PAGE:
The United States and its allies should threaten to cut the budget of the United Nations if it fails to end corruption and adopt badly needed reforms, the man who led the probe into the U.N. oil-for-food scandal said yesterday.
Former Federal Reserve Chairman Paul A. Volcker told a Senate Foreign Relations Committee hearing that he opposed a unilateral U.S. withholding of U.N. dues, but that a “de facto alliance” of nations demanding reform could cut through the world body’s “culture of inaction.”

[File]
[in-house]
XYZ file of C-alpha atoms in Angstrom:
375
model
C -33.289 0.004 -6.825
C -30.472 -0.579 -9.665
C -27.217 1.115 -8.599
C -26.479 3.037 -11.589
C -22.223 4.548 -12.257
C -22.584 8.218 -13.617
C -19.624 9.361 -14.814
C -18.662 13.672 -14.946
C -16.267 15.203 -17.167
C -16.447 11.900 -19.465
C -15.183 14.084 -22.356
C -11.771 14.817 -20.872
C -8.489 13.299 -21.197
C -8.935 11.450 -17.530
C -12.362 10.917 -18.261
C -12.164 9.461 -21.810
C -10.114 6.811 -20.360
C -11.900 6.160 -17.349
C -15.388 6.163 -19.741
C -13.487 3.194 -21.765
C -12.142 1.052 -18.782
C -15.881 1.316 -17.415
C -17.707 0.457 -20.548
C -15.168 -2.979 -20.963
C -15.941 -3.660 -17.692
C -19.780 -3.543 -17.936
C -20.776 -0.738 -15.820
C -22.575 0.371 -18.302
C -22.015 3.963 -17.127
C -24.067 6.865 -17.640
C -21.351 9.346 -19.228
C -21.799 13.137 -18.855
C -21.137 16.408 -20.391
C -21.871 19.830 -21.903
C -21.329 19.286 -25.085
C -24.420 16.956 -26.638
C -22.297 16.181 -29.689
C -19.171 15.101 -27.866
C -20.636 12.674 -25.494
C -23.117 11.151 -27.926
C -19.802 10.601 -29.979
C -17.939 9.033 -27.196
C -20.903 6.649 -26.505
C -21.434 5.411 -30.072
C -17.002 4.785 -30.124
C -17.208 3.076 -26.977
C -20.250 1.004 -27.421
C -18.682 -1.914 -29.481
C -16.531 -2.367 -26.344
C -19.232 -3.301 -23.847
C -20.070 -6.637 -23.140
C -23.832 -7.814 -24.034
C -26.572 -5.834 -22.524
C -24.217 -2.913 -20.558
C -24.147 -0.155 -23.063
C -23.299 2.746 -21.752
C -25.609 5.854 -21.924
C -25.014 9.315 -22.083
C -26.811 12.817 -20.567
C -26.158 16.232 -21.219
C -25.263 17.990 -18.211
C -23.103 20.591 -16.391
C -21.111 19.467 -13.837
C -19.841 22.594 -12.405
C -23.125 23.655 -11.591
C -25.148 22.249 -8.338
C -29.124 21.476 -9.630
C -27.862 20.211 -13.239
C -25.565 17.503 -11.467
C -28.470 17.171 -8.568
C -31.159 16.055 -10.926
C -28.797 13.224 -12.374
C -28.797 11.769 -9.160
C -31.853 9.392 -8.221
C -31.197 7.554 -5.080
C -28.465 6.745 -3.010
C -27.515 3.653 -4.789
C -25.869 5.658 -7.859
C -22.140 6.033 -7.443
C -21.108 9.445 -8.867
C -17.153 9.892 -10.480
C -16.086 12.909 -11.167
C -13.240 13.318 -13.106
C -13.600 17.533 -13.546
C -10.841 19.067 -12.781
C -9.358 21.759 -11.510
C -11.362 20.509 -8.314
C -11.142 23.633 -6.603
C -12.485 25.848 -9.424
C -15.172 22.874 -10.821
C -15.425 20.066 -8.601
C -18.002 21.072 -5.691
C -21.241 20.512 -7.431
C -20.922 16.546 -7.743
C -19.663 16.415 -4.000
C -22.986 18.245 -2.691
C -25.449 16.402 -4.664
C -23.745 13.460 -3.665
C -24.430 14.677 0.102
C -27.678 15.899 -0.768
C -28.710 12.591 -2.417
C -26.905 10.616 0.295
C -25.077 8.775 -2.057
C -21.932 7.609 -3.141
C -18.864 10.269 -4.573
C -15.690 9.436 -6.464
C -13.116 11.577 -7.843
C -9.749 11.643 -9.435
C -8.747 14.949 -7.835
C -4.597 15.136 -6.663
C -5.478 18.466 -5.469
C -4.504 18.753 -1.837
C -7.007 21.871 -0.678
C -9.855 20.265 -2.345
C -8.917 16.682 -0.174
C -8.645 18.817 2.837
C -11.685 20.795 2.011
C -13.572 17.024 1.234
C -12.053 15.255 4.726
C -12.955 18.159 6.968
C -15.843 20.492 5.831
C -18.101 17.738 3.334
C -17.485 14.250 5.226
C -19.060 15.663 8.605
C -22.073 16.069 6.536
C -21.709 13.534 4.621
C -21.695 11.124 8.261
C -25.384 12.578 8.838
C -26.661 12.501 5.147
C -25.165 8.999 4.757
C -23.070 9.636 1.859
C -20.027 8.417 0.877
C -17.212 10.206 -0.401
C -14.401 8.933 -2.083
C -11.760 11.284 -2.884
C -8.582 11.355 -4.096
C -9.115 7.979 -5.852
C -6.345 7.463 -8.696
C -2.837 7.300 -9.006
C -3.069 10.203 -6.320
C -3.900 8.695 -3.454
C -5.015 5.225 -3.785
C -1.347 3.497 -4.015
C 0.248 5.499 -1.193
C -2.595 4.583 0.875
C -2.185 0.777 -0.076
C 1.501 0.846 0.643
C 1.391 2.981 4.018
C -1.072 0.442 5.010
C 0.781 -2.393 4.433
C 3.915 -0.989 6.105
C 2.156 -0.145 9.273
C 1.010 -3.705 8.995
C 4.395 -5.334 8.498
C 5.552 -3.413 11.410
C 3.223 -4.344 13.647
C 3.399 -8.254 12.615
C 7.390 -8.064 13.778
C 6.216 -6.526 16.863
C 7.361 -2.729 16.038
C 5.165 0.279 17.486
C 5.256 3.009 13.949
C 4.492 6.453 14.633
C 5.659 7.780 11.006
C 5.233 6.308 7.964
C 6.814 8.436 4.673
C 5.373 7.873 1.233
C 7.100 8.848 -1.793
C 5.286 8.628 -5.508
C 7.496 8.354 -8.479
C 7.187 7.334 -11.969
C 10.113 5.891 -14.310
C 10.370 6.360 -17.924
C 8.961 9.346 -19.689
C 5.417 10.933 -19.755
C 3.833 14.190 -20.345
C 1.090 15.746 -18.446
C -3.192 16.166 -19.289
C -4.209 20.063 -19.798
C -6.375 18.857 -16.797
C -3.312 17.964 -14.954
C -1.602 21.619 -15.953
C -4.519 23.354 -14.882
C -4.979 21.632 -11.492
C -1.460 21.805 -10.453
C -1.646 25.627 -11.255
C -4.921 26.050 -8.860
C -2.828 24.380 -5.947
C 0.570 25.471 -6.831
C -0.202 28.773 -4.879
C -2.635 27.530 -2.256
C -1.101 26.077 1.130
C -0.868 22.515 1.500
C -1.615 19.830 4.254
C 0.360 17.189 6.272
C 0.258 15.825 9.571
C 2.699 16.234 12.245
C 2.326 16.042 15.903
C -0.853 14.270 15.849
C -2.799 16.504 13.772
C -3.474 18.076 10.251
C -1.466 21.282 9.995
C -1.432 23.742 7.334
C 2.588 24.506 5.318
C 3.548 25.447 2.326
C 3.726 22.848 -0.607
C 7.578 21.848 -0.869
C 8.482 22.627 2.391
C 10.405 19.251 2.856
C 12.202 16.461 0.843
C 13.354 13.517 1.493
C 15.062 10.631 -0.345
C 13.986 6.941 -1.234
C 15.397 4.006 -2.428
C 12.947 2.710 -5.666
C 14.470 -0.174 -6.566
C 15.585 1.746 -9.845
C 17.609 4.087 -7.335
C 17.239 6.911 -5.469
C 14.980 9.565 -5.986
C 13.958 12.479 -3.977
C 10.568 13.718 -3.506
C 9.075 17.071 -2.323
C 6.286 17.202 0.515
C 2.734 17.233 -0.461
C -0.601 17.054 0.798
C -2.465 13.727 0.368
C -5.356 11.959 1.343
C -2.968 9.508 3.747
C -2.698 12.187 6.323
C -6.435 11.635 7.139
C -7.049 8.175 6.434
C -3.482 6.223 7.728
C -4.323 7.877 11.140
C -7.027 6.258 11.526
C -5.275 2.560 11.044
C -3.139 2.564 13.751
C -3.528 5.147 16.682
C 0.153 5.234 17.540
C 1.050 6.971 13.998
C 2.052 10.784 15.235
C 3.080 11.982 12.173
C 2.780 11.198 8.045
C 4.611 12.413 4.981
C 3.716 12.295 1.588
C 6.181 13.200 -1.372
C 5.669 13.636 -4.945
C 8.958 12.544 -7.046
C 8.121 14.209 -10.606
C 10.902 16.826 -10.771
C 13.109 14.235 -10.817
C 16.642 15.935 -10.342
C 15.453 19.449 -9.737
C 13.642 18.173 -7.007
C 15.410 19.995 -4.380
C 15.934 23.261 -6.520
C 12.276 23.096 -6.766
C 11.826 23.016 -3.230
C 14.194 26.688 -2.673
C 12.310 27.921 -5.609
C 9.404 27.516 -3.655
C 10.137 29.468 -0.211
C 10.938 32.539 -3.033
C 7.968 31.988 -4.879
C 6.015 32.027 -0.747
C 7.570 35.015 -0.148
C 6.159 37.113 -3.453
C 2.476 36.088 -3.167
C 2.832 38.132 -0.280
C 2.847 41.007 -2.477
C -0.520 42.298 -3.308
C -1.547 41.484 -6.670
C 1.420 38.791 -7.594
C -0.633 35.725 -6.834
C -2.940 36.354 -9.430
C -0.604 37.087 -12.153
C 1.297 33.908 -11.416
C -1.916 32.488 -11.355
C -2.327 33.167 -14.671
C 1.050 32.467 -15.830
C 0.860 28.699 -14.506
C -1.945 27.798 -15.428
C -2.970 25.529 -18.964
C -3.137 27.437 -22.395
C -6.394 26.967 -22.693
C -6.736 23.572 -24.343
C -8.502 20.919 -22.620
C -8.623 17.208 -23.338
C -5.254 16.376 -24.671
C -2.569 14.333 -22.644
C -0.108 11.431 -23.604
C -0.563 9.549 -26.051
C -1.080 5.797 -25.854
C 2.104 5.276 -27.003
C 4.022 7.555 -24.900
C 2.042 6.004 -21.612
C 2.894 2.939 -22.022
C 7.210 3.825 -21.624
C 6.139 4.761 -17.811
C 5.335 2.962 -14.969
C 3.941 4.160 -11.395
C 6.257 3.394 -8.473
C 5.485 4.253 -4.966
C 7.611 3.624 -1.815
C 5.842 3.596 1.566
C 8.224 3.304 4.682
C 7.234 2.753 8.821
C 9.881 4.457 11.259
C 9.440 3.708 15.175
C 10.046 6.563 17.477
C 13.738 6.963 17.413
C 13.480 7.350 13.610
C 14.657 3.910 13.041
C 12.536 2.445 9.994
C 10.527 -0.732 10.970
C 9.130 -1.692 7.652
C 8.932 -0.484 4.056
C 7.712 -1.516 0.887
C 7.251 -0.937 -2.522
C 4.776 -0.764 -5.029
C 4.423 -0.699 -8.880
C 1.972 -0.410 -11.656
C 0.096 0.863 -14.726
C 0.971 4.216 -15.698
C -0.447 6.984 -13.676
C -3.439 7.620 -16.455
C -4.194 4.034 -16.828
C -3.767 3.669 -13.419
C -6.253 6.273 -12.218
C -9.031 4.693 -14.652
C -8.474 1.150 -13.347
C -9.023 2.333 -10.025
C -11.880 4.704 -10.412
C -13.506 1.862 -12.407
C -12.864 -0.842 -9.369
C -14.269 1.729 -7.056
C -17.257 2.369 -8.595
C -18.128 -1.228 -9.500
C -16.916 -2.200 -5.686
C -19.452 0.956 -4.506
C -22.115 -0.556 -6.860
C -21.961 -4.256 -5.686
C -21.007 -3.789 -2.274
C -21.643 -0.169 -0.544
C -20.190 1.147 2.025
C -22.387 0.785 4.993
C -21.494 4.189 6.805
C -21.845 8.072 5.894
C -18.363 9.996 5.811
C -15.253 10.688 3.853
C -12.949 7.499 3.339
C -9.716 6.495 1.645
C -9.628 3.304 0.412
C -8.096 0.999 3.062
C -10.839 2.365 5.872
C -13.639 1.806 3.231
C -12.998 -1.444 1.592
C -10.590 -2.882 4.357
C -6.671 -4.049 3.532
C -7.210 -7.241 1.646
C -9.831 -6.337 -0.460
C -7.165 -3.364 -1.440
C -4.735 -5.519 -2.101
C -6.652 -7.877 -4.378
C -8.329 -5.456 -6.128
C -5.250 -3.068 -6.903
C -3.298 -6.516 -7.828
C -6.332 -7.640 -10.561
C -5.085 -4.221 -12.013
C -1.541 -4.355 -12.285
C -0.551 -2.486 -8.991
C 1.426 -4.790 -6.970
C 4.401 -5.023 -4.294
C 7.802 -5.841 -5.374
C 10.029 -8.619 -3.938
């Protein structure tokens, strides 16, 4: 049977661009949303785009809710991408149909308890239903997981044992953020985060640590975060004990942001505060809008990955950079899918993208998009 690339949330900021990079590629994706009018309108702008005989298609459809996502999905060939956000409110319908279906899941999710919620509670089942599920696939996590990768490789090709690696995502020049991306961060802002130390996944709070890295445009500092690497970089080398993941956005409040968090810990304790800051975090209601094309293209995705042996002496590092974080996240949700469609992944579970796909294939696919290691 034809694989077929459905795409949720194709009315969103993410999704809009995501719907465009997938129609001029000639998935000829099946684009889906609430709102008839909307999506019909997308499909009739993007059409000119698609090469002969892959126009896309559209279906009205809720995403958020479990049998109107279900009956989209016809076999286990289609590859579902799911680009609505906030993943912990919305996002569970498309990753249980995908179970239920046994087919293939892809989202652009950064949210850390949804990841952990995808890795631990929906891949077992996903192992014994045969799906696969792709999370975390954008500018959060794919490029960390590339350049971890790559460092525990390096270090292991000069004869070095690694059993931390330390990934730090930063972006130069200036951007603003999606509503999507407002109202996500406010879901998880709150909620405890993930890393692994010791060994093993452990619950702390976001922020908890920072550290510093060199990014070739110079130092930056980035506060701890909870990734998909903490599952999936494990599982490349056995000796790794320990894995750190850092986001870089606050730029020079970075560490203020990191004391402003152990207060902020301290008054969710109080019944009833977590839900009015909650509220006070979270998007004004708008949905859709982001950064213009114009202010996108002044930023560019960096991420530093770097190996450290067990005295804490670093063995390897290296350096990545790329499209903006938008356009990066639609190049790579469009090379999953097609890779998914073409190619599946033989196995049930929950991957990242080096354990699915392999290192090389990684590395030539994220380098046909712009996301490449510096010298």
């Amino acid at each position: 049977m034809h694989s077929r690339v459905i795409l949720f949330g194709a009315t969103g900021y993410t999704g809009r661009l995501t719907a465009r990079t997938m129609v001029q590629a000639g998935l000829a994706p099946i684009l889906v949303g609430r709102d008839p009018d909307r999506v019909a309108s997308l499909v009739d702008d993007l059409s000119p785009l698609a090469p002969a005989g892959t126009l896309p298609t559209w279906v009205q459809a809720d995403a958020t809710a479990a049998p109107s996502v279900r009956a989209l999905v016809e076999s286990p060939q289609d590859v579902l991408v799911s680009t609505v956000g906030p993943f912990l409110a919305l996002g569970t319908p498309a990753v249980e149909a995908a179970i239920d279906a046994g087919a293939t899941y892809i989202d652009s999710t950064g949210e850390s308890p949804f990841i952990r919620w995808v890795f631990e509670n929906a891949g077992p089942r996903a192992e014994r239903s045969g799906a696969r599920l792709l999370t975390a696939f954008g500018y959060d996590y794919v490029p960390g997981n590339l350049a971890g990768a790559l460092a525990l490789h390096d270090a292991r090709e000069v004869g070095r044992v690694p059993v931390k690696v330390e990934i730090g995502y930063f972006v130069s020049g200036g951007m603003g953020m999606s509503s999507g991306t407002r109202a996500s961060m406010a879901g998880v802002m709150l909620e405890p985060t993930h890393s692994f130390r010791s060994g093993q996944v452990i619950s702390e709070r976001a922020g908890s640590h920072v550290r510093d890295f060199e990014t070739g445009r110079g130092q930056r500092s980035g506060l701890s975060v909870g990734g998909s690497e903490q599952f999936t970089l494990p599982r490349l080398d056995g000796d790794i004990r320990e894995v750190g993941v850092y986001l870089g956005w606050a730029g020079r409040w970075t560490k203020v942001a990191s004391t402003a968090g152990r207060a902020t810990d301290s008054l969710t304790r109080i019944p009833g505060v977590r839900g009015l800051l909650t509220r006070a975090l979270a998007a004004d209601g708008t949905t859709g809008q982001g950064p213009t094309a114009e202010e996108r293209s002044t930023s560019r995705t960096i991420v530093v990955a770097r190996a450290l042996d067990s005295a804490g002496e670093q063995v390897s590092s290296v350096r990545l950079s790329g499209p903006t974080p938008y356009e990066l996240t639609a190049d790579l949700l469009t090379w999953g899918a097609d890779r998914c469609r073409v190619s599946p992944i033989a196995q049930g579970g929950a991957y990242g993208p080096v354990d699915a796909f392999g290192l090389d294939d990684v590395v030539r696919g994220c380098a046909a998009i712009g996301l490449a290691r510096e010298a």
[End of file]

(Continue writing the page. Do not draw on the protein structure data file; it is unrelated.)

The message, he said, should be: “Look, if the organization isn’t ready to reform itself, that has budgetary implications.”
The Iraq oil-for-food program has proven to be the biggest financial scandal in U.N. history, tarnishing the reputation of Secretary-General Kofi Annan and other top U.N. officials and fueling calls for a complete overhaul of the body’s internal oversight and personnel practices.
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